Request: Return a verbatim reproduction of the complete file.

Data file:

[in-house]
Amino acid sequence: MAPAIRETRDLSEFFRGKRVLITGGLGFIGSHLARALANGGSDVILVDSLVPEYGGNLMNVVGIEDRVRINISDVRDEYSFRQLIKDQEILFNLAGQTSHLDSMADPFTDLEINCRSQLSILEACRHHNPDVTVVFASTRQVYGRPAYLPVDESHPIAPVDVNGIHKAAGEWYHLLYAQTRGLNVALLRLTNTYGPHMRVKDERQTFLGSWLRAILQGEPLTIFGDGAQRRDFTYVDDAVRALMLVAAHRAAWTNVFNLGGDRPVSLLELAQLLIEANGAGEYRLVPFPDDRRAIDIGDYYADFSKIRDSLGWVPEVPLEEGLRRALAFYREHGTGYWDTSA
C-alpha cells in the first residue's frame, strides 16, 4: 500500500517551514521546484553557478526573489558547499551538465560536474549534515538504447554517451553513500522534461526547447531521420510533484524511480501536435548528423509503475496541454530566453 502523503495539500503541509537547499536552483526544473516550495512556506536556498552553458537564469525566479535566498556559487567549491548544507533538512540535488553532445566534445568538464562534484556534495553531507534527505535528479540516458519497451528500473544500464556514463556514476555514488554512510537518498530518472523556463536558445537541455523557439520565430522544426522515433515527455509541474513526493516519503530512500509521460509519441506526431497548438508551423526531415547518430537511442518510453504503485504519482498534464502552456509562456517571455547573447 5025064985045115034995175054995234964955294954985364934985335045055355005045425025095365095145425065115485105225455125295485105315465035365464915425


[in-house]
Amino acid sequence: MAPAIRETRDLSEFFRGKRVLITGGLGFIGSHLARALANGGSDVILVDSLVPEYGGNLMNVVGIEDRVRINISDVRDEYSFRQLIKDQEILFNLAGQTSHLDSMADPFTDLEINCRSQLSILEACRHHNPDVTVVFASTRQVYGRPAYLPVDESHPIAPVDVNGIHKAAGEWYHLLYAQTRGLNVALLRLTNTYGPHMRVKDERQTFLGSWLRAILQGEPLTIFGDGAQRRDFTYVDDAVRALMLVAAHRAAWTNVFNLGGDRPVSLLELAQLLIEANGAGEYRLVPFPDDRRAIDIGDYYADFSKIRDSLGWVPEVPLEEGLRRALAFYREHGTGYWDTSA
C-alpha cells in the first residue's frame, strides 16, 4: 500500500517551514521546484553557478526573489558547499551538465560536474549534515538504447554517451553513500522534461526547447531521420510533484524511480501536435548528423509503475496541454530566453 502523503495539500503541509537547499536552483526544473516550495512556506536556498552553458537564469525566479535566498556559487567549491548544507533538512540535488553532445566534445568538464562534484556534495553531507534527505535528479540516458519497451528500473544500464556514463556514476555514488554512510537518498530518472523556463536558445537541455523557439520565430522544426522515433515527455509541474513526493516519503530512500509521460509519441506526431497548438508551423526531415547518430537511442518510453504503485504519482498534464502552456509562456517571455547573447 5025064985045115034995175054995234964955294954985364934985335045055355005045425025095365095145425065115485105225455125295485105315465035365464915425